What to do when Vue hydration fails


Updated on
| Alexander Lichter
~ 6 min read

Server-side rendering in Vue has lots of benefits. Especially with frameworks like Nuxt.js or Gridsome, developing SSR Vue applications is a breeze, no matter if you use dynamic SSR or static site generation. But on the other hand, server-side rendering also comes with a fair increase of complexity and errors you might have not seen before. While most of them are documented and workarounds are available, one error still boggles lots of minds: When Vue hydration fails.

In this article we will take a look at possible reasons, explain what the error means and furthermore go through solutions and debugging opportunities:

Table Of Content

What is Vue Hydration?

When I heard the term Hydration for the first time, it felt very abstract to me and I couldn’t think of the meaning. Eventually, I realized it’s not as complex as the term sounds at first:

Hydration is the process where Vue is transforming server-side rendered markup and makes it reactive so it can reflect dynamic changes from Vue.

If Vue is expecting a different markup compared to the rendered HTML, the hydration will fail (also called “Vue will bail hydration”). You can read more in the official Vue SSR docs about it.

How to recognize failing hydration

We now know what hydration is and when it fails. But how can we developers discover that hydration did not work as expected? Well, there are two error messages which definitely point to failing hydration but both come with constraints.

The first one appears only in development regardless of the mode:

Parent:  <div class="container"> client-hook-3.js:1:16358
Mismatching childNodes vs. VNodes: NodeList(3) [ p, p, p ]  Array [ {…} ]
    
[Vue warn]: The client-side rendered virtual DOM tree is not matching server-rendered content.
This is likely caused by incorrect HTML markup, for example nesting block-level elements inside <p>, or missing <tbody>. 
Bailing hydration and performing full client-side render.

The second error message shows up only in production and when using static site generation:

Error: [nuxt] Error while mounting app: HierarchyRequestError: Failed to execute 'appendChild' on 'Node':
This node type does not support this method. at some-file.js:1

As we know, hydration only happens when the page is rendered by the server in the first place, so usually only on the initial request to your application.

This makes it even more difficult to spot hydration problems because they are not visible when navigating between pages through a <NuxtLink> but only on a hard reload.

Thus, hydration errors are sometimes only discovered on the staging system or worse - only in production. And in rare case, there isn’t even a console error logged but some components simply stop working.

Common Causes

Now that we know how to spot failing hydration we will look into typical causes for Vue to bail hydration. We can’t cover every possible reason because they vary a lot and depend a lot on your code.

For the upcoming chapters, every time the server or server-side is mentioned, it is relevant for both scenarios - dynamic SSR and static site generation - as both have technically a server rendering content (unless stated otherwise).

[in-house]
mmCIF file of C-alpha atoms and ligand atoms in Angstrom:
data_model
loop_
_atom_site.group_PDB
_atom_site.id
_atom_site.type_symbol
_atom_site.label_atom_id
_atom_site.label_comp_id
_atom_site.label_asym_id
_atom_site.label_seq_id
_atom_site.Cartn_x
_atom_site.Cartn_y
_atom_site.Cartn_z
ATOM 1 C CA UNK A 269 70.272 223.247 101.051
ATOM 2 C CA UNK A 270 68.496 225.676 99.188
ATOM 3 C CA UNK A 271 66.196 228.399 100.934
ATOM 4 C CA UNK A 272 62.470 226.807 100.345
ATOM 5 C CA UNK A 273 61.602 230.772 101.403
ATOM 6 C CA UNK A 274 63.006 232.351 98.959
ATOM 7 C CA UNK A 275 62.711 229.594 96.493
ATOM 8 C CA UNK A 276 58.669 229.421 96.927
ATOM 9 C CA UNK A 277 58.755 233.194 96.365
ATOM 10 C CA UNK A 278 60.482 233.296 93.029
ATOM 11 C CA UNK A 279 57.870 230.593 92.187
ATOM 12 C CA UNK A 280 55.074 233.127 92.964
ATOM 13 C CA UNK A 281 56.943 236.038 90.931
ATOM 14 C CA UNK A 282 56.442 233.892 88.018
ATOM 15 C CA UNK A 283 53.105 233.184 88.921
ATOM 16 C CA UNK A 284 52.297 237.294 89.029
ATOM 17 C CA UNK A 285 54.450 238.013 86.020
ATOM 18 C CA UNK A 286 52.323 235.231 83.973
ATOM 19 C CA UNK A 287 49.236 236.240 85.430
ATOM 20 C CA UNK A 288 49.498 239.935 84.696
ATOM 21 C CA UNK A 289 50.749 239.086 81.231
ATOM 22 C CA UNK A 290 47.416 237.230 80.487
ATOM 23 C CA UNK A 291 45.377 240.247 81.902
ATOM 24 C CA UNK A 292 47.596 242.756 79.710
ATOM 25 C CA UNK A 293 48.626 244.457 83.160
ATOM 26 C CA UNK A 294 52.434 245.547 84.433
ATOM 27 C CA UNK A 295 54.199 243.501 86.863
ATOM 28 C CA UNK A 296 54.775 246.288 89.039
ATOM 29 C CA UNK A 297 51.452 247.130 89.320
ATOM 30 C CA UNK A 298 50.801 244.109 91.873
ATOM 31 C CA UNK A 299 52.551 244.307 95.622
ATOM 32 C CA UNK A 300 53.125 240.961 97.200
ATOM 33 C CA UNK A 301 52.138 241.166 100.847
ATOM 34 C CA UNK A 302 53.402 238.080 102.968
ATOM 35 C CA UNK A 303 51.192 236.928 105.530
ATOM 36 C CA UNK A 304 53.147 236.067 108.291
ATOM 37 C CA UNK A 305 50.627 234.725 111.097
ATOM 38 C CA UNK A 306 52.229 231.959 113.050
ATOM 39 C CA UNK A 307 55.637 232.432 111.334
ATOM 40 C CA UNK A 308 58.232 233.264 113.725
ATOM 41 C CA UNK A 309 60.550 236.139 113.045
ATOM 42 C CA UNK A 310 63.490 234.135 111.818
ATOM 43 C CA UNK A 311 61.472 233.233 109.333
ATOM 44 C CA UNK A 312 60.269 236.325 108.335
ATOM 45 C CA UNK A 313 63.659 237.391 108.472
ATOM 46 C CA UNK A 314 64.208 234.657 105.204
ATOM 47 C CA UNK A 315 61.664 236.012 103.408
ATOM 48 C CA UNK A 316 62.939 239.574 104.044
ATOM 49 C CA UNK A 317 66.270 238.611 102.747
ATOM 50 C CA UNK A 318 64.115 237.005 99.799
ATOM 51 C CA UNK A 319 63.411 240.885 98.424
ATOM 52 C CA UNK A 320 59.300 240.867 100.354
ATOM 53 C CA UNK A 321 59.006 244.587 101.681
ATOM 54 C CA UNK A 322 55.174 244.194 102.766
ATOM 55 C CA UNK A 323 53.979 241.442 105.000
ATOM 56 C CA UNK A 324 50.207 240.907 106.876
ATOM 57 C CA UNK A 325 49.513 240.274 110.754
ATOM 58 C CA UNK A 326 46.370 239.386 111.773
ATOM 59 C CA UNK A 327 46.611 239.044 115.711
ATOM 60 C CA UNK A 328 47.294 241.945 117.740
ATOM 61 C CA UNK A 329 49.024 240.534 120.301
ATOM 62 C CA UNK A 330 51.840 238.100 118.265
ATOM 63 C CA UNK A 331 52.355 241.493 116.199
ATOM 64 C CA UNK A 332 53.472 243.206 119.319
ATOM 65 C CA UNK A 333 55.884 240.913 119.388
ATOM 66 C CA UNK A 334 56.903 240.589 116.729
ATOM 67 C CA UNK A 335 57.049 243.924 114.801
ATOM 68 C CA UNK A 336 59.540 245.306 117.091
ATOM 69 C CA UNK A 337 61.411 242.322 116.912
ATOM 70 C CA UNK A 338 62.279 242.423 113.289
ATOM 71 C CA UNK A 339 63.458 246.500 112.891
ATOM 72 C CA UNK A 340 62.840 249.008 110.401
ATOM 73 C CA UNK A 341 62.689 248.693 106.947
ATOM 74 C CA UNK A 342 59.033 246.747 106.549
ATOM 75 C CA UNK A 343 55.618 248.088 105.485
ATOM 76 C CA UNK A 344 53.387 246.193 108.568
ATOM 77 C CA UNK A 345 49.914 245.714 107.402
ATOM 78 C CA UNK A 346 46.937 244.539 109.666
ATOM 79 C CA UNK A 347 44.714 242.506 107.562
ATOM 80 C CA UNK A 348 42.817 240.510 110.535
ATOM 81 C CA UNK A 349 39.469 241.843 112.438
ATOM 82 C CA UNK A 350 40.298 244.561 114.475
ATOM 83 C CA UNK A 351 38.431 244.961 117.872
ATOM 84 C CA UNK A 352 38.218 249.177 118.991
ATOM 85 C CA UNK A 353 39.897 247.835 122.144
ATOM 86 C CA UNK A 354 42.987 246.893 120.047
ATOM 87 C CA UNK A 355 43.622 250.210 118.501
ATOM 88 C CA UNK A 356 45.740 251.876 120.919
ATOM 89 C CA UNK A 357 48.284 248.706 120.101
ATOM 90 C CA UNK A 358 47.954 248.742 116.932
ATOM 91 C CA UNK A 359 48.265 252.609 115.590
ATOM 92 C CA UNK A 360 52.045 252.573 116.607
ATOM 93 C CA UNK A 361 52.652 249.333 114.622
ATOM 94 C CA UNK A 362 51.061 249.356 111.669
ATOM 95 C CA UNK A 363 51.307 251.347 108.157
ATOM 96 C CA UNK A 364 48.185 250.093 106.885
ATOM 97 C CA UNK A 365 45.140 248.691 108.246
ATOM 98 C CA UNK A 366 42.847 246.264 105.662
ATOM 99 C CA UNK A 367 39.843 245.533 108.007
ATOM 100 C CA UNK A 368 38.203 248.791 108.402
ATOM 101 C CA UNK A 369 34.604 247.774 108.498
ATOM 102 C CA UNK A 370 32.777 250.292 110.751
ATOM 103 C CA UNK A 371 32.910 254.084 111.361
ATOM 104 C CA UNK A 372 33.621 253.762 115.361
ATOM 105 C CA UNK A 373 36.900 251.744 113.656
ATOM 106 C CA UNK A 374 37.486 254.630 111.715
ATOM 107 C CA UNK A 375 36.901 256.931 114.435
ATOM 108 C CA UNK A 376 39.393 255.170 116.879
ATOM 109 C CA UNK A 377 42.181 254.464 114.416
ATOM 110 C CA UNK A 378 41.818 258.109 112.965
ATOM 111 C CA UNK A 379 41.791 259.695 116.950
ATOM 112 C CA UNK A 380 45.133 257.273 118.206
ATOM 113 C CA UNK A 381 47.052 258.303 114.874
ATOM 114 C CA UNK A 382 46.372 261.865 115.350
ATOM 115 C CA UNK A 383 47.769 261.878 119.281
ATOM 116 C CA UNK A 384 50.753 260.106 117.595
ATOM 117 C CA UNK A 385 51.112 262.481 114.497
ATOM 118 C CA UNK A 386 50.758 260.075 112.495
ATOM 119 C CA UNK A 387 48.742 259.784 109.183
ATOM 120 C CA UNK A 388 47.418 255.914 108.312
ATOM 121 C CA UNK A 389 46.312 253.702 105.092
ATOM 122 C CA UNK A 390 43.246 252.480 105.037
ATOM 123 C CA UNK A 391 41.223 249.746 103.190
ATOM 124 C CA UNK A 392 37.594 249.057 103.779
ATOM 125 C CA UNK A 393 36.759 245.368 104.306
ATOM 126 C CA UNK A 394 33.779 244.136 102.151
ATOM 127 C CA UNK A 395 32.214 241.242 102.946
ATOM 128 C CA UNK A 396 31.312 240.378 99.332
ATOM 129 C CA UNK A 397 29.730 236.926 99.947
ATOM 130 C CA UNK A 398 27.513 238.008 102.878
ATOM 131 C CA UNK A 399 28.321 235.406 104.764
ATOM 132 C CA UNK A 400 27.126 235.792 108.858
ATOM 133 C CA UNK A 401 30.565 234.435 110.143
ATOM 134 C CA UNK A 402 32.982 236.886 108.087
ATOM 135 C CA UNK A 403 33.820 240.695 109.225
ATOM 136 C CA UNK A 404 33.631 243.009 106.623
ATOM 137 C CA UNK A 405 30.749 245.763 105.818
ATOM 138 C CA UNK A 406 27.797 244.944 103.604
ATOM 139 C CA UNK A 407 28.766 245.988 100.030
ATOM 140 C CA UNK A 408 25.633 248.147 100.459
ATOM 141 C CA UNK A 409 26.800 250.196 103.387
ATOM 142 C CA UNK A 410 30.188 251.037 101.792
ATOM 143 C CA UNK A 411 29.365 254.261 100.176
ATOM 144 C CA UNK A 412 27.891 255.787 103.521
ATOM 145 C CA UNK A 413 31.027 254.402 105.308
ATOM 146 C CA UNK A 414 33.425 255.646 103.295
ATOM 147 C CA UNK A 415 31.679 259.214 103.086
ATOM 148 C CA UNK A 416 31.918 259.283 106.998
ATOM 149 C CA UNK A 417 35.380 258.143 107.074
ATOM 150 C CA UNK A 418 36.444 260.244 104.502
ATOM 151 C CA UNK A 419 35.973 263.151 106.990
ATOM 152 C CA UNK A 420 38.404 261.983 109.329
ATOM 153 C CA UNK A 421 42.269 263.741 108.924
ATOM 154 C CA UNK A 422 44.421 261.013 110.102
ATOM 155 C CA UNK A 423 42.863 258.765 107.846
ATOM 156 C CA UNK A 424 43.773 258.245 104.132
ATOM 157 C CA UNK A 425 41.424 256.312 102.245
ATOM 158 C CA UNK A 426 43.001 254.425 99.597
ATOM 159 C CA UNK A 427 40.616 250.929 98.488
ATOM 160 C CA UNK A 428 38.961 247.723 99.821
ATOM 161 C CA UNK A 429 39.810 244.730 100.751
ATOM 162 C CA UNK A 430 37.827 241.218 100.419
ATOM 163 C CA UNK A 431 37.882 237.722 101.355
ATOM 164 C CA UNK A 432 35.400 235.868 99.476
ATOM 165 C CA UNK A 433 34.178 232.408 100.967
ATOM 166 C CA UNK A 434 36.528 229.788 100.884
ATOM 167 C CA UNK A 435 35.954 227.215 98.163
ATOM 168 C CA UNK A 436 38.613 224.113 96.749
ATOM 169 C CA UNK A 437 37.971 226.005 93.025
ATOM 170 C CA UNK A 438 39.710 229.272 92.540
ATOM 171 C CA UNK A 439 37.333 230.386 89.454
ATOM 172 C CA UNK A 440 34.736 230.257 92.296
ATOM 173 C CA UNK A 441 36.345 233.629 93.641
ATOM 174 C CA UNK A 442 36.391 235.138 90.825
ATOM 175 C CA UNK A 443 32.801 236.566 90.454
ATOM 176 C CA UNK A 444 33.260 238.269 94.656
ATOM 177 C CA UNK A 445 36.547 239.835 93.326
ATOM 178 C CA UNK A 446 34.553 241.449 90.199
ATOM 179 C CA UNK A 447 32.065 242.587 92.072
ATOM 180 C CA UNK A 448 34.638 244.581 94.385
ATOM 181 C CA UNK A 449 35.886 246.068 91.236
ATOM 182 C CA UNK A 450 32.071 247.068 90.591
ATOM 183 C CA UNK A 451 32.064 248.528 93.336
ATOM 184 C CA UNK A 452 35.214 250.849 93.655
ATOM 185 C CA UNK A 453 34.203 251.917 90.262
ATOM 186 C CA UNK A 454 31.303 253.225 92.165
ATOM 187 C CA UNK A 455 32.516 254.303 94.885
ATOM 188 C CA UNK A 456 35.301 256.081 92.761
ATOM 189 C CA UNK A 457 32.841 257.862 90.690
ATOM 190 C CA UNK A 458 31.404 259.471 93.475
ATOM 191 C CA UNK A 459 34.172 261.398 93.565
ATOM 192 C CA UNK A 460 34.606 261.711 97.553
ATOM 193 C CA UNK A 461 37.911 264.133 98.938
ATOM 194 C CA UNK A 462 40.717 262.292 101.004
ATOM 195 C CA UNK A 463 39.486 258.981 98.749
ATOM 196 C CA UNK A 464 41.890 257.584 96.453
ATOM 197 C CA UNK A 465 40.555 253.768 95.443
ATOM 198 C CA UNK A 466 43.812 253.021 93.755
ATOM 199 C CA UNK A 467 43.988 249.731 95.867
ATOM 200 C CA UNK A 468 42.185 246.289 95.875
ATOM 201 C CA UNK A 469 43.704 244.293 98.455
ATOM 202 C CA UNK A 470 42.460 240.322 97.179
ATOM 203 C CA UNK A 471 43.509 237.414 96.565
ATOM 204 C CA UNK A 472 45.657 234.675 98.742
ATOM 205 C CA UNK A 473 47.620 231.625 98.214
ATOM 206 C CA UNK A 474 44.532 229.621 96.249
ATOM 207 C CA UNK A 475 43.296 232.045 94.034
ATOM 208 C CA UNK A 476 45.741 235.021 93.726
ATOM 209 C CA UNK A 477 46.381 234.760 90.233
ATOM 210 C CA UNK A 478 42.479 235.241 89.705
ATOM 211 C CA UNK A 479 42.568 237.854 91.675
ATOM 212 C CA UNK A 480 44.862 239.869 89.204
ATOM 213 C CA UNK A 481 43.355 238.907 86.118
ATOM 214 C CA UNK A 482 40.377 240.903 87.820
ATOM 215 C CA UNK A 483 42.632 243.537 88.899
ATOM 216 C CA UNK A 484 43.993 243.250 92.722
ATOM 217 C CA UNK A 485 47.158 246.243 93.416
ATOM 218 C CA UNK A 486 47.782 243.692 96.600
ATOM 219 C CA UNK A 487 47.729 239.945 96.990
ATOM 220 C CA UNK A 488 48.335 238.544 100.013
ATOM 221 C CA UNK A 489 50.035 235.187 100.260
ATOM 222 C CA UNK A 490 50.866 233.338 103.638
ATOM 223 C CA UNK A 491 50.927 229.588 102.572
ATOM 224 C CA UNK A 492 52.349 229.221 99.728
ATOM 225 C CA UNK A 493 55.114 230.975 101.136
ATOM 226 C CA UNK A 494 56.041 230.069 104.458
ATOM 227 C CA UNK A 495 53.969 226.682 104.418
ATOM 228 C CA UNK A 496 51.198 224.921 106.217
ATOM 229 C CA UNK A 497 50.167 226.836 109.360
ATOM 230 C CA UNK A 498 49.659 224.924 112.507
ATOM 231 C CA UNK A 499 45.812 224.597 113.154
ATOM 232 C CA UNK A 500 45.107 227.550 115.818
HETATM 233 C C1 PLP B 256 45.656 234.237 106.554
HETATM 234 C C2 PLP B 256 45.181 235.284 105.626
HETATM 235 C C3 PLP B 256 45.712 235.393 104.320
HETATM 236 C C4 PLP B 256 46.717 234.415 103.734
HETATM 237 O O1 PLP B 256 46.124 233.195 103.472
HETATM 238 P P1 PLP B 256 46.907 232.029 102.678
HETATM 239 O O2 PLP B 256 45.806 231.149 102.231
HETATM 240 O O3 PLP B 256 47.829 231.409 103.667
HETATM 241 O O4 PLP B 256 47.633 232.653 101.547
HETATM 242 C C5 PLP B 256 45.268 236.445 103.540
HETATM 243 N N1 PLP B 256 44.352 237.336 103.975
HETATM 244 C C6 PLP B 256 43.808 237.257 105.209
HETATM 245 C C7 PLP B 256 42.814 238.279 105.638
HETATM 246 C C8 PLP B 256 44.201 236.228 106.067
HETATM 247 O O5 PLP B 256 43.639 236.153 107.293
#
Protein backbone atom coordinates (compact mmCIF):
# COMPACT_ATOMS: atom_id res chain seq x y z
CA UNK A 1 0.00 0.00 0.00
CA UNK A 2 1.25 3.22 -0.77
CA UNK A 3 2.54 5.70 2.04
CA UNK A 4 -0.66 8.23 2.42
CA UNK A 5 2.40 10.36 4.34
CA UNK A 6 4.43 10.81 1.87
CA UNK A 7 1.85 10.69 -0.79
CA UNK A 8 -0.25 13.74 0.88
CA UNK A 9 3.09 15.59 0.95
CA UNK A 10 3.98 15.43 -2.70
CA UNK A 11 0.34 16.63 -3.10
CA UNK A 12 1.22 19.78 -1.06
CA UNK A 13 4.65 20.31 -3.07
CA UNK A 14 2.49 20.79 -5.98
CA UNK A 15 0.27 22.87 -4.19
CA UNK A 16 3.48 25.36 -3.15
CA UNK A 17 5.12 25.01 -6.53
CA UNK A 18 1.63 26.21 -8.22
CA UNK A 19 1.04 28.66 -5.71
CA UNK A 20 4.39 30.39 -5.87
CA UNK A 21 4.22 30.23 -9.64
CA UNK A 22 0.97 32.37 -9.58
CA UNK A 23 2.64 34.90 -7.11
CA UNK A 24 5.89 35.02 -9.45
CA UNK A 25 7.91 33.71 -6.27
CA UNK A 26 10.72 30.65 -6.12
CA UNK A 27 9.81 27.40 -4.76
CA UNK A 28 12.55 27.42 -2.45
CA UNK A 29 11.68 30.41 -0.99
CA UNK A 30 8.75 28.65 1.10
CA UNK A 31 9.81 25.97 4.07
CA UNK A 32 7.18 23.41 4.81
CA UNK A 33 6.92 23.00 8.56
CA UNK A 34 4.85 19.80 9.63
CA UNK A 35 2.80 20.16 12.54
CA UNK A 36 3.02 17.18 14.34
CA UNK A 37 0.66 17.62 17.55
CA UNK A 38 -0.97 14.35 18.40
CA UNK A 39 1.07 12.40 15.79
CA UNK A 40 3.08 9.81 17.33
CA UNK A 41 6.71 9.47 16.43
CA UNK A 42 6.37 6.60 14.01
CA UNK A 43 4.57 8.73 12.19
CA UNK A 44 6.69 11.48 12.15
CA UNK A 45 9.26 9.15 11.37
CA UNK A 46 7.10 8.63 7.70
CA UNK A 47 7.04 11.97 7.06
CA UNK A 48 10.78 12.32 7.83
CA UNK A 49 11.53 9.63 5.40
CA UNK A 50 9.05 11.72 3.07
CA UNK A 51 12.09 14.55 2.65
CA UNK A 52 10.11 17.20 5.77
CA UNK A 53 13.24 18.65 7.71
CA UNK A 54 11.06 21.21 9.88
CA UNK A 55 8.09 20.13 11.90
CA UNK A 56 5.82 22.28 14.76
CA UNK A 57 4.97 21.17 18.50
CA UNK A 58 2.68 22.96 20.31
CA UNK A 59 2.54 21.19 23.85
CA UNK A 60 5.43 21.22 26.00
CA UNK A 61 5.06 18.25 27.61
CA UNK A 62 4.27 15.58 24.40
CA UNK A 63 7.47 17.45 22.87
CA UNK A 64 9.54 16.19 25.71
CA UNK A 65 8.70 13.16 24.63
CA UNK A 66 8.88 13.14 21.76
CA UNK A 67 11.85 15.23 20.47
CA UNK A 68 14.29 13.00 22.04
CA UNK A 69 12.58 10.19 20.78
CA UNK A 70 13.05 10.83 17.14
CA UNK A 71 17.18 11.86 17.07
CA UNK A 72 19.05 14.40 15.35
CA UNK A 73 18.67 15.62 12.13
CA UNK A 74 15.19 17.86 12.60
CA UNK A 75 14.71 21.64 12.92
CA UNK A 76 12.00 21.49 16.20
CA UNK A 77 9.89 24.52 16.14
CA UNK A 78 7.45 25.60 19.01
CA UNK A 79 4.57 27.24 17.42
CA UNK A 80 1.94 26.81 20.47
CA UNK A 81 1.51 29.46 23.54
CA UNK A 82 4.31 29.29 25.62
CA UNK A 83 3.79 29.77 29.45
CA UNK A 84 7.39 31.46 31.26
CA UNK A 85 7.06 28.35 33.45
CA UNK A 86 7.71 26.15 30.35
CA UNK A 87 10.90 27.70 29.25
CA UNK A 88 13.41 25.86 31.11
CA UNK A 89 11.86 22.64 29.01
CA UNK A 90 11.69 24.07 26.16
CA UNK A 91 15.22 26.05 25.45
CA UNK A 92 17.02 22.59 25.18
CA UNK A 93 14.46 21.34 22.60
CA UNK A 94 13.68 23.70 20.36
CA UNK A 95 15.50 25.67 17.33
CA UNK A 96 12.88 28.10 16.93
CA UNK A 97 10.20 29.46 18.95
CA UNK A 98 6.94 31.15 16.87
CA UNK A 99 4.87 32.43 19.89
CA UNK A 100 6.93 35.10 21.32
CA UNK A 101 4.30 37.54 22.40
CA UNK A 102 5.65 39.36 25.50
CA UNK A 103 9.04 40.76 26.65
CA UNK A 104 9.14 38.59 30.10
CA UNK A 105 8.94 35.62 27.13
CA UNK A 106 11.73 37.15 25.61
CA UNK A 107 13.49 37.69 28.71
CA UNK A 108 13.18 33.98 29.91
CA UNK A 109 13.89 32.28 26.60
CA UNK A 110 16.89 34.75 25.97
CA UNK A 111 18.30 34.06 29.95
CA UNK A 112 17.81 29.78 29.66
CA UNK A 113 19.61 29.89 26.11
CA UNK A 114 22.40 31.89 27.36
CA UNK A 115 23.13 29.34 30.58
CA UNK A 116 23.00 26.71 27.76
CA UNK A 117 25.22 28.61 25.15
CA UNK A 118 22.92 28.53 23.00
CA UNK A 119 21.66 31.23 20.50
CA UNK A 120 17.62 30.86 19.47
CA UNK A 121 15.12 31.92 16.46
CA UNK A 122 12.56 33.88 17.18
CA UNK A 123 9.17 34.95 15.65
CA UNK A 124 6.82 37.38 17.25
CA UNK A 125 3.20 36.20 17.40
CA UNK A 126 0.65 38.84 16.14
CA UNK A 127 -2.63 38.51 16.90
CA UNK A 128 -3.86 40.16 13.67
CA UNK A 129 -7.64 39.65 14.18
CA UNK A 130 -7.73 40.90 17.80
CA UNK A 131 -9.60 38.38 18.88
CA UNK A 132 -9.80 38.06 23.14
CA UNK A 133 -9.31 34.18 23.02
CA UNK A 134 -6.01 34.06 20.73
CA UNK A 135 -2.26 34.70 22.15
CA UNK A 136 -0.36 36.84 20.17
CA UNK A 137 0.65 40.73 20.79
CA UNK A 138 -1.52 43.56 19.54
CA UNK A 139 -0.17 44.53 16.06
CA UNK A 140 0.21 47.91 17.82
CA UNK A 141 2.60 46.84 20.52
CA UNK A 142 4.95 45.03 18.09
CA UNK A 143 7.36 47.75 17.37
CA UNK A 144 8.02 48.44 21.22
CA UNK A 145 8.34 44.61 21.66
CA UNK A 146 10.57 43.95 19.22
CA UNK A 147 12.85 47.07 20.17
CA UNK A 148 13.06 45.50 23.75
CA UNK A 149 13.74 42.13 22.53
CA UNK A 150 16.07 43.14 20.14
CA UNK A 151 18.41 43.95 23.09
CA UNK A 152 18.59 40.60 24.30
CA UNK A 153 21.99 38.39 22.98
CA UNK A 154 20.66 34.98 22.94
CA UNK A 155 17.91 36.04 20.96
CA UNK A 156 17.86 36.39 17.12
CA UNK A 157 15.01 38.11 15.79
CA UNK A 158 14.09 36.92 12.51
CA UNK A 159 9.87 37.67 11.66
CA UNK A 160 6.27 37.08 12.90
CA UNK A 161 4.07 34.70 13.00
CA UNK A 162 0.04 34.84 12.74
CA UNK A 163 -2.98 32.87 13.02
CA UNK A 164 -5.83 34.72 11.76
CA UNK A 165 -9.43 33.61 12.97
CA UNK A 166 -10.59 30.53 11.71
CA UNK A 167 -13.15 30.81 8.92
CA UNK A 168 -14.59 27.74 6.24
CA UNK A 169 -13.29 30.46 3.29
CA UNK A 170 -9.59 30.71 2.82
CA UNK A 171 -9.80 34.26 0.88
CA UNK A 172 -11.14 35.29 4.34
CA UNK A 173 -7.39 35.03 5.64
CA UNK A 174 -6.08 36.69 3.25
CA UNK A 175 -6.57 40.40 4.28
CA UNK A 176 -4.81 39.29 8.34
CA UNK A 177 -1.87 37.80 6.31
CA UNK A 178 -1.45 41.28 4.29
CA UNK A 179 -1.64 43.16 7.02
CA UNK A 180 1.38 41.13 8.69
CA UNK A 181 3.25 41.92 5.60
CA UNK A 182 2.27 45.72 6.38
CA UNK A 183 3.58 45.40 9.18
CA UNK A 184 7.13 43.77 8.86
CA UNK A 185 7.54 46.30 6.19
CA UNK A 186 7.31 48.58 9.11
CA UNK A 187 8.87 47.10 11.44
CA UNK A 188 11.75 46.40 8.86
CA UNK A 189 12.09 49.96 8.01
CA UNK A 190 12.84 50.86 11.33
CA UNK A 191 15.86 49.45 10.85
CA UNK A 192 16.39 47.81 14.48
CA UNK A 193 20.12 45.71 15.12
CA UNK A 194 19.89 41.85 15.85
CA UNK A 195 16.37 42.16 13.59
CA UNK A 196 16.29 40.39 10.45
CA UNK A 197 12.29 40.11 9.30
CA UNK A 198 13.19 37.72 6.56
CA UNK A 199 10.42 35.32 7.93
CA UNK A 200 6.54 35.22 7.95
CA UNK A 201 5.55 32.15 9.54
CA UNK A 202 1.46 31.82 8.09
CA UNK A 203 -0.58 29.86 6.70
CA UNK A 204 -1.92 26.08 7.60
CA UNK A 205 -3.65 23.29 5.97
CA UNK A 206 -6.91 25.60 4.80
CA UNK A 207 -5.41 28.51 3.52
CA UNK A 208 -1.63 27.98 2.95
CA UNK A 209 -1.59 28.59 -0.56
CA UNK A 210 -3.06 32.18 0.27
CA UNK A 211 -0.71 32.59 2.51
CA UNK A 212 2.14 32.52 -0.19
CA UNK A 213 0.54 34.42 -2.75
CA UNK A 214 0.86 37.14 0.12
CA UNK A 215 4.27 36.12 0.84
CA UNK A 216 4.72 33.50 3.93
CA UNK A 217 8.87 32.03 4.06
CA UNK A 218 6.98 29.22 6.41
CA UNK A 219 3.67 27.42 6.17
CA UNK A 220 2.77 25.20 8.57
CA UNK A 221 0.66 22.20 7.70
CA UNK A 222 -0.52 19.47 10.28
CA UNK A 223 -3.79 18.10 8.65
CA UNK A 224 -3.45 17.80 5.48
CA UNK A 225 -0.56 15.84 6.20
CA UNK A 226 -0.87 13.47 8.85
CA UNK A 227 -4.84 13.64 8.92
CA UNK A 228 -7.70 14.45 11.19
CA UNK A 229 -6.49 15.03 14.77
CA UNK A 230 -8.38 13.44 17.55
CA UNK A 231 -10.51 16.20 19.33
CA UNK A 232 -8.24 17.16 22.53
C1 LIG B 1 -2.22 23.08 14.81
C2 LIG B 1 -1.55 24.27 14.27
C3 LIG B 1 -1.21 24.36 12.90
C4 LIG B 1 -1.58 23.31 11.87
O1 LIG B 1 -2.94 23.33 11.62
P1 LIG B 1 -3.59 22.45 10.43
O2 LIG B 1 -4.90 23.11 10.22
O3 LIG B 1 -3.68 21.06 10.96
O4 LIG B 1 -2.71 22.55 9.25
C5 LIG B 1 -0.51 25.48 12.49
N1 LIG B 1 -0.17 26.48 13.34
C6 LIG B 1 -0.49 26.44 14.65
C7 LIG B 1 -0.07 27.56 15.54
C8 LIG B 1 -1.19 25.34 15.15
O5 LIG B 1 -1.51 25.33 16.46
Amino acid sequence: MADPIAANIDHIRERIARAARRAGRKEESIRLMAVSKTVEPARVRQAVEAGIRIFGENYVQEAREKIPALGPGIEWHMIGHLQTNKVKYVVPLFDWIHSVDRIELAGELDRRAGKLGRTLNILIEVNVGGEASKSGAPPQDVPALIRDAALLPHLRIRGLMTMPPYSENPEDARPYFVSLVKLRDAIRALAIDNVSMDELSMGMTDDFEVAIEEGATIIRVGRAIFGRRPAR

Invalid HTML

Invalid HTML is the first thing you should check for when the hydration error pops up. This is also what one of the error messages suggest.

This is likely caused by incorrect HTML markup, for example nesting block-level elements inside <p>, or missing <tbody>

Unfortunately, invalid HTML is often not the reason for the failing hydration. Nevertheless, you should double-check your markup. Also make sure you check your minification settings, as aggressive HTML minification could lead to invalid HTML.If you have user-generated output or content coming from a CMS, it’s worth verifying that this content is valid HTML too. Finally, also third-party plugins or services could influence and manipulate the HTML. A common example for the latter is Cloudflare, when you’ve enabled their services like HTML minification, the “Rocket loader” or other features altering the page content.

I’ve created a simple example codesandbox containing invalid HTML and triggering a hydration failure.

Scripts altering the HTML

Talking about scripts: If you have added third party javascript files to your Vue application, these can also alter the HTML (e.g. by embedding a form) before Vue can take over and hydrate the HTML coming from the server.

Different state on the server and client

Having a different state on the server and client is the most common reason for hydration. As usual, reasons for the inconsistencies can vary a lot.

Dates, Timestamps, and Randomizing

When you include dates or timestamps on your website you should be careful and make them as static as possible, especially if your site is generated statically. If the client evaluates an expression like new Date() it will likely be different than the date generated on your server when it retrieved the same date during deployment. This also bit me on my company’s about page where I wanted to shuffle the order of the people displayed based on the current minute.

export const deterministicRotate = (arr) => {
  if (arr.length <= 1) {
    return arr
  }
  const rotations = (new Date()).getMinutes() % arr.length

  return rotations ? arr : arr.reverse()
}

The plan was to reverse the array if the minute where the user opened the page is odd. That worked very well when using dynamic SSR. But when switching to a JAMstack site which is statically generated, the feature turned into a bug. You can try it out by clicking on the link above and refresh after a minute. What happens is that names and text of the people are swapped correctly but the images stay the same. Horrible! And it happens because of the date mismatch between the server and the client. After removing the deterministic shuffle code everything worked again as usual.